1.) Effective meetings emphasize purpose and identity.
The purpose of any meeting should be more than getting through a list of items together. If it were that simple, an email could probably do the trick. (If you’re calling a meeting for a task where an email could suffice – just send the email! You’re giving meetings a bad rap.)
Too often the question of why these people need to come together for this purpose is not clearly worked out in advance. For meetings to be effective, participants must be clear about the purpose of their time and work together, feel connected to the value of that purpose, and understand their role in working toward it.
As a meeting facilitator or convener, it’s essential to:
- Give people opportunities to share what they care about
- Help people make connections between their values and interests to what they’re doing there together
- Connect people to one another so they gain a sense of belonging, community, and being on a team together
- Invite everyone’s contribution, with an understanding that those contributions may look different.
Instead of just asking people to come to a meeting, invite people to be a part of a meaningful and collaborative experience that they will want to be part of again.
2.) Effective meetings encourage meaningful collaboration.
Most meetings involve people being told things, getting tasks assigned or clarified, followed by going off and completing work on their own. Each subsequent meeting becomes a report-back on individual accomplishments (or lack there-of). People tend to dread these meetings as they reinforce the feeling of being a cog in the machine.
Real collaboration and critical reflection are essential for adult learning. Facilitators need to design meeting agendas with ample opportunities for shared reflection, asking questions like:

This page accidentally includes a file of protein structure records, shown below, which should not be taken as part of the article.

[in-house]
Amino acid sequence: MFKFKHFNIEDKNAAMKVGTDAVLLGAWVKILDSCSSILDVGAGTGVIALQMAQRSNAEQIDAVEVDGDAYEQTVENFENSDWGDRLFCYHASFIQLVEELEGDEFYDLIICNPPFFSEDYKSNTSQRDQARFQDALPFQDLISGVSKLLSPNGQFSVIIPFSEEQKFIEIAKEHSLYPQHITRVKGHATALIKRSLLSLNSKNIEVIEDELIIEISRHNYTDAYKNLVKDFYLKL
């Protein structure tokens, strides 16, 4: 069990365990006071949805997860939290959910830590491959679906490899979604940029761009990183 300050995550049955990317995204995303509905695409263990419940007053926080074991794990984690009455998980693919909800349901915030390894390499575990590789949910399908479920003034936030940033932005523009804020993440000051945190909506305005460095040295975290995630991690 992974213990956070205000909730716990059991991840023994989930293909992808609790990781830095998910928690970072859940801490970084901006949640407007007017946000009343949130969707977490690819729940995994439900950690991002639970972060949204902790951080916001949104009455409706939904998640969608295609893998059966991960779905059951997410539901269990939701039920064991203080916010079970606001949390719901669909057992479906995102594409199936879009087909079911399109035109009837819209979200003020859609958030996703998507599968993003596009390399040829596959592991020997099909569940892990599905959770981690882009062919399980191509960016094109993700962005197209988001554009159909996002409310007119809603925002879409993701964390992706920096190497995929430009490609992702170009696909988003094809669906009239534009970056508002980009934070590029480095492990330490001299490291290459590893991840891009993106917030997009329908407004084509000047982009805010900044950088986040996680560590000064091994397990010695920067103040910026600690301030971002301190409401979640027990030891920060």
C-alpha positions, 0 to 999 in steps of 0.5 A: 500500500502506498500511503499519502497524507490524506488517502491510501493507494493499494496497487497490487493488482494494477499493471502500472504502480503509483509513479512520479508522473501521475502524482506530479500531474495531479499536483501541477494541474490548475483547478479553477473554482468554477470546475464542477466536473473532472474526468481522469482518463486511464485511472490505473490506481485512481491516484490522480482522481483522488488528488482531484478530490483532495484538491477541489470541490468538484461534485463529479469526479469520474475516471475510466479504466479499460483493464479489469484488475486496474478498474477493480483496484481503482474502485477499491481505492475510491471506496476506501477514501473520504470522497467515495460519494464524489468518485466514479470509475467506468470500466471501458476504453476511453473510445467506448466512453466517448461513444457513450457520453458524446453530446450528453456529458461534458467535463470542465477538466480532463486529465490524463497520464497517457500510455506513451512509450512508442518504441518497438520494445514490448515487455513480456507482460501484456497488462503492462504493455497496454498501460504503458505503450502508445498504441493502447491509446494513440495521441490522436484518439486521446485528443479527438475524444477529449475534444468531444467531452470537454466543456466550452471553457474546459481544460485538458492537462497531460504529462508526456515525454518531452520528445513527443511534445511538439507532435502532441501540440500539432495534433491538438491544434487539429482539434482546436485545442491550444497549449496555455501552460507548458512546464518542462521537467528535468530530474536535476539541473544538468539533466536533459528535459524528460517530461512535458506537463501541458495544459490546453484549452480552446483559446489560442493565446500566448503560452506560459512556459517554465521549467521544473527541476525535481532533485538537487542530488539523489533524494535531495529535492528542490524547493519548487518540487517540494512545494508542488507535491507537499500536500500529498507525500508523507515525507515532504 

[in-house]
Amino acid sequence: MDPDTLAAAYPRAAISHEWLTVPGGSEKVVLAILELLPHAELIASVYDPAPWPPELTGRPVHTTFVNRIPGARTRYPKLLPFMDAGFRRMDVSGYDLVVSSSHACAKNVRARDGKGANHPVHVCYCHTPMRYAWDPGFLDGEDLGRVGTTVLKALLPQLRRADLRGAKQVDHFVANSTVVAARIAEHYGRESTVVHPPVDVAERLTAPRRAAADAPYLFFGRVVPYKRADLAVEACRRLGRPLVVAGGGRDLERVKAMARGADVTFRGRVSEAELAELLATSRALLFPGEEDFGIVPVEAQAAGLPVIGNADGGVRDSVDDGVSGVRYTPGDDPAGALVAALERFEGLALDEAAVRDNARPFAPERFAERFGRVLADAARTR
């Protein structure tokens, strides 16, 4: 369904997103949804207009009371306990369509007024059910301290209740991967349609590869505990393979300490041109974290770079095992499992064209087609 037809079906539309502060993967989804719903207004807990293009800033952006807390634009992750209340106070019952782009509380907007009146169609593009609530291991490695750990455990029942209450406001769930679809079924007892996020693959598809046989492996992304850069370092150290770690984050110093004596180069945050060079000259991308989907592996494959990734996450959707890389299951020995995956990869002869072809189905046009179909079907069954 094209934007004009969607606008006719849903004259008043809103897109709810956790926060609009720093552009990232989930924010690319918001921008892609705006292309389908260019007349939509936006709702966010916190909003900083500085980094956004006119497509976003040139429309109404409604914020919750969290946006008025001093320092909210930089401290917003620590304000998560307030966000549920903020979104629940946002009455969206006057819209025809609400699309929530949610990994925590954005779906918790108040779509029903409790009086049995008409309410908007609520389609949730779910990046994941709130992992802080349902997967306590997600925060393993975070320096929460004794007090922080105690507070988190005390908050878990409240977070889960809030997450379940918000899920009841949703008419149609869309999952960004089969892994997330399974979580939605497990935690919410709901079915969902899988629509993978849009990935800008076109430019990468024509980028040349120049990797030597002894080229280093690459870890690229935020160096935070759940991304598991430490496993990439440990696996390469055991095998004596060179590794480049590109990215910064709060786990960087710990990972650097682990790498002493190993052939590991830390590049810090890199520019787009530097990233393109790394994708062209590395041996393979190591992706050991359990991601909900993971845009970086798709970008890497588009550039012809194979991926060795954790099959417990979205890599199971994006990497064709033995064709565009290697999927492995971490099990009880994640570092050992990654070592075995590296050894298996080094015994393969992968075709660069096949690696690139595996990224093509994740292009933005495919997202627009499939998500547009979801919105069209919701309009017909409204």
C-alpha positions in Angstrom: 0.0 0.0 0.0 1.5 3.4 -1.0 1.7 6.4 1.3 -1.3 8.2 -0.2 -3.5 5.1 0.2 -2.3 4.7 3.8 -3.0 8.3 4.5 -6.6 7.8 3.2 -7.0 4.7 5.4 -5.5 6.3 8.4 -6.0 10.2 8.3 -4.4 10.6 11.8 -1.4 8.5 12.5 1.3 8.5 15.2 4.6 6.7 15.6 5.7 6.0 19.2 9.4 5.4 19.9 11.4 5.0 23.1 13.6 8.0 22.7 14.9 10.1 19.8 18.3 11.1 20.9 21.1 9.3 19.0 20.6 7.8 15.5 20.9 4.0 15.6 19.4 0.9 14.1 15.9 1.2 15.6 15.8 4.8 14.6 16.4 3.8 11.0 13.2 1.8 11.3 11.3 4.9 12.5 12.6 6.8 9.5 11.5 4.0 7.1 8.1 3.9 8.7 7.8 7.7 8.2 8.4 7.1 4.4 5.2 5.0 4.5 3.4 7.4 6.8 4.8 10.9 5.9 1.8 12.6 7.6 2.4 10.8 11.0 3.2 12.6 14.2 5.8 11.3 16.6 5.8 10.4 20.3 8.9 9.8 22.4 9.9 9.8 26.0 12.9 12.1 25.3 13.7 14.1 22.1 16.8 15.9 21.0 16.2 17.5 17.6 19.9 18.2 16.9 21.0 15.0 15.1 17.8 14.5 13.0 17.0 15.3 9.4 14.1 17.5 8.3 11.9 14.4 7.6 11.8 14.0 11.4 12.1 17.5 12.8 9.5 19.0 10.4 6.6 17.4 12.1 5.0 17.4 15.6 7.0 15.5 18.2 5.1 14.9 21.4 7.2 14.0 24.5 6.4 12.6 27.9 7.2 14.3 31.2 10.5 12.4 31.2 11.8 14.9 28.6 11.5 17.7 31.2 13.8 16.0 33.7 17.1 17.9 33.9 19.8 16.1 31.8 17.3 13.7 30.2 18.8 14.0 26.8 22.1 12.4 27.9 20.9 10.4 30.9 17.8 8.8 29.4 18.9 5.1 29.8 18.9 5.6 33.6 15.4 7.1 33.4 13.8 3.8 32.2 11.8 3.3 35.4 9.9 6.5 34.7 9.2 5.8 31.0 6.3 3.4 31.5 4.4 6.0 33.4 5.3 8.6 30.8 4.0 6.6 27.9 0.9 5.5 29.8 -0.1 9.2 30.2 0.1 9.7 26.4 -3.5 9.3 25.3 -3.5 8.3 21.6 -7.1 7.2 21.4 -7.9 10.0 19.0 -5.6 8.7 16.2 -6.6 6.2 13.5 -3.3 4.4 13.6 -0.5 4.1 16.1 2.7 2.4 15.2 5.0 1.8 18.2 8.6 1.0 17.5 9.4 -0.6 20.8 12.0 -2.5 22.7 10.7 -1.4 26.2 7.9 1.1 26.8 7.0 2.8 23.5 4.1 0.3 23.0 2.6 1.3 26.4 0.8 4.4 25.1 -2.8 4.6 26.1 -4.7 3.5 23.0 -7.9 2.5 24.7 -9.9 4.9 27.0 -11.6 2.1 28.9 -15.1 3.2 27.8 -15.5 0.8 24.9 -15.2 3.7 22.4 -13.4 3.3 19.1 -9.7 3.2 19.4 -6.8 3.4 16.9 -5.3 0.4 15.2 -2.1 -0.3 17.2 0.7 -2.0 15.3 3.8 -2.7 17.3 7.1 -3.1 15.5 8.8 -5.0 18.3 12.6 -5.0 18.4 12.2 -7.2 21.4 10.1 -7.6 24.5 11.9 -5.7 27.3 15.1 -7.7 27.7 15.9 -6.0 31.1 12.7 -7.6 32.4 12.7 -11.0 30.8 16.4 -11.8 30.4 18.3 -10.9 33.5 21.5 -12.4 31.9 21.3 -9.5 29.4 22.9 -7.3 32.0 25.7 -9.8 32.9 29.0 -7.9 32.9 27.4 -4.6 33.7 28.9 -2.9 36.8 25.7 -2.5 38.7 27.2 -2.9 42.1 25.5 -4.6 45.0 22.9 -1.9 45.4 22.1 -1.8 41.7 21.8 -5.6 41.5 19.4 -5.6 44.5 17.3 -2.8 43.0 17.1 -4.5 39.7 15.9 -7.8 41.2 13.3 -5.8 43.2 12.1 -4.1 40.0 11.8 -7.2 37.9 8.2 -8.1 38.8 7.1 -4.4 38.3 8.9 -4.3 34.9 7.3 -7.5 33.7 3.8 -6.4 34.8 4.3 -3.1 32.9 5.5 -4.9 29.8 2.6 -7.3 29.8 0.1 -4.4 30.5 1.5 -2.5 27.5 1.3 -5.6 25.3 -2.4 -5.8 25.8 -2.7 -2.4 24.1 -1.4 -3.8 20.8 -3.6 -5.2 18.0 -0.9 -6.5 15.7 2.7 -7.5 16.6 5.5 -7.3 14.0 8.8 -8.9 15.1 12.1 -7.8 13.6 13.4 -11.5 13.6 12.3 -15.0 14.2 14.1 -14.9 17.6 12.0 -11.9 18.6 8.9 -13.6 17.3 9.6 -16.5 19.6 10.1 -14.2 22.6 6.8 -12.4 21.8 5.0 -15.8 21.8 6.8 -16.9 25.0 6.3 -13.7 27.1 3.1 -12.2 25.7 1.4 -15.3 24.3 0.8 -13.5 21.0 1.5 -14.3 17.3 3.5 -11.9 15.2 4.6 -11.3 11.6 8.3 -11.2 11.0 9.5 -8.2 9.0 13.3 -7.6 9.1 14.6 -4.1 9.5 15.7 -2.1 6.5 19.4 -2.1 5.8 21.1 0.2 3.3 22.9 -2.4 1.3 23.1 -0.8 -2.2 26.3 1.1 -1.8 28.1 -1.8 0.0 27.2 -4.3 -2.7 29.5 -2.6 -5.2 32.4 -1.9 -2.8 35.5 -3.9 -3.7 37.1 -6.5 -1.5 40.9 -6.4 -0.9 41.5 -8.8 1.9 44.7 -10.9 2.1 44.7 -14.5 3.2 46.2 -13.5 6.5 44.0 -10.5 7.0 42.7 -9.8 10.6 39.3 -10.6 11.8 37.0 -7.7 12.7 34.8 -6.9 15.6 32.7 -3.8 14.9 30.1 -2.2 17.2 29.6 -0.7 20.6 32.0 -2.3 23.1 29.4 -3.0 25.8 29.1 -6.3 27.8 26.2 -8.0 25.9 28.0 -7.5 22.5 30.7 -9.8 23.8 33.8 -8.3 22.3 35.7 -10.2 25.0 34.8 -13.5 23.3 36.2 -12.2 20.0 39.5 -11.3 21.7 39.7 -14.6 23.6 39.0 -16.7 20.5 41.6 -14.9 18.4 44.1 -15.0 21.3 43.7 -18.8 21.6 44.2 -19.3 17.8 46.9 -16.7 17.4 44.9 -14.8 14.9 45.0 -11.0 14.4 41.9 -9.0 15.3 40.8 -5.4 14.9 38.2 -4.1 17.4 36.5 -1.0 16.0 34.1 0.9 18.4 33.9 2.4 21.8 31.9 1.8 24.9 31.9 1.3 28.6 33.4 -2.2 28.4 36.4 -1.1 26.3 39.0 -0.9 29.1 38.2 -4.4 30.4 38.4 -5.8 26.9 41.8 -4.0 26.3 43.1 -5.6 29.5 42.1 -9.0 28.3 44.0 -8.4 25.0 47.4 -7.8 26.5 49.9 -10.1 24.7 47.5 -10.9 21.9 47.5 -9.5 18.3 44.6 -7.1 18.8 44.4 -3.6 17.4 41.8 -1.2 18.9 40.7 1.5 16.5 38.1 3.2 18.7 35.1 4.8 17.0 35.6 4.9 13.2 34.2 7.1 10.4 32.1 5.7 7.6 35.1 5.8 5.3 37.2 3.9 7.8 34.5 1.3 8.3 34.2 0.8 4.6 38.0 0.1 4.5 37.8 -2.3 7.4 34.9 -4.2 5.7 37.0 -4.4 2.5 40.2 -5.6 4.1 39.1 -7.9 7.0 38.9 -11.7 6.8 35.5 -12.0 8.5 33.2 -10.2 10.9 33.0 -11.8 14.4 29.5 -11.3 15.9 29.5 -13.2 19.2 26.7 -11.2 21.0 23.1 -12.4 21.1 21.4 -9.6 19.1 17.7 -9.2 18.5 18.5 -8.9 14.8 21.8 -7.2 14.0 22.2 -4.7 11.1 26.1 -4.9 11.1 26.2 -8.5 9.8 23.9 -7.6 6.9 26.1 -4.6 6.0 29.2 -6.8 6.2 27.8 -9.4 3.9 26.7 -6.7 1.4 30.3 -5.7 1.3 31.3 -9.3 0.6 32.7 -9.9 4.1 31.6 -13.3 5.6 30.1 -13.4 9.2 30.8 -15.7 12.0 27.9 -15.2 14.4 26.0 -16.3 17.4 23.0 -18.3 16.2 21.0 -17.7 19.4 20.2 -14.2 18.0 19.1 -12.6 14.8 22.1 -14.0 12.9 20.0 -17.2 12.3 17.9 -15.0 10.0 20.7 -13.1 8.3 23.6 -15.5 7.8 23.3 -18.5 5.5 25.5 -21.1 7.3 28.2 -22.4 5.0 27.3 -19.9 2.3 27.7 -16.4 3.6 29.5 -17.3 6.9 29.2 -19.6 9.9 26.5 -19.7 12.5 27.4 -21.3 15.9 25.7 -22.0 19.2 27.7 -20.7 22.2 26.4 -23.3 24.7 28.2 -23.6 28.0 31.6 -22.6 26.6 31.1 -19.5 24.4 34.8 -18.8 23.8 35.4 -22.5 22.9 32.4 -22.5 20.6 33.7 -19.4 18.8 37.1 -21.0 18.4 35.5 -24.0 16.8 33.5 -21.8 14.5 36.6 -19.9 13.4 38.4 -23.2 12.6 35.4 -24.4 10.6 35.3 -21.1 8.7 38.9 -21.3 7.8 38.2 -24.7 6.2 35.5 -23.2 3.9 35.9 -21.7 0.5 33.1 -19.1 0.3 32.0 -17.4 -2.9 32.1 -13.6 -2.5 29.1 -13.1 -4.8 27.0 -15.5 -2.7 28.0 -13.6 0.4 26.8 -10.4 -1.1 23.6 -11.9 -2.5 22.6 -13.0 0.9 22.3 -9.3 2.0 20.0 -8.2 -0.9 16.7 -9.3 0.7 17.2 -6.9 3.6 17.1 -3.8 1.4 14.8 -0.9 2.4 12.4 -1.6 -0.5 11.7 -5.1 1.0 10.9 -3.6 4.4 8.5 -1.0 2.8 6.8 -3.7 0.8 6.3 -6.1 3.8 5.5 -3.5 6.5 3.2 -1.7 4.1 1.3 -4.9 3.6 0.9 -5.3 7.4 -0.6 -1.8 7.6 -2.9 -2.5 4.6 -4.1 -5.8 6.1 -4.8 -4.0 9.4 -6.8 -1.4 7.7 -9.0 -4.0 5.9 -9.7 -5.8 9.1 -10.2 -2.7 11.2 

- How are things going?
- Why do we think this is and what do we want to do about it?
- How can we support each other to accomplish our work as a team?
Meetings should also allow for constructive disagreement and differing perspectives. Collaborative meetings create a welcoming space where people come together to share knowledge and their experiences, to engage in dialogue and get constructive feedback, make new meaning together and expand their thinking. The goal is that people leave feeling like they’ve contributed meaningfully to collective work and come away with some learning or new ideas they can use.
3.) Effective meetings shift power dynamics.
Most adults taking part in a meeting are keenly aware of who has control of the meeting, who has a voice at the meeting, and who makes decisions. Too often the dynamics people experience reinforce a sense of powerlessness or pointlessness – “it doesn’t matter what I say, they’re going to do whatever they want anyway.”
Facilitating powerful and equitable meetings requires paying careful attention to dynamics with an awareness of historical patterns of power and participation based on race, gender, class, age and role.
Disagreements can shut down a group with unbalanced power dynamics, because those with the power are perceived to automatically “win” while those without power feel devalued – again. Groups who are supported to experience balanced power dynamics are able to work through conflicts by helping each other see differing perspectives in ways that lead to doing better work together and achieving great results.
This post was co-authored by National Equity Project Senior Coach Colm Davis. Colm is leading the development and facilitation of our learning seminar series.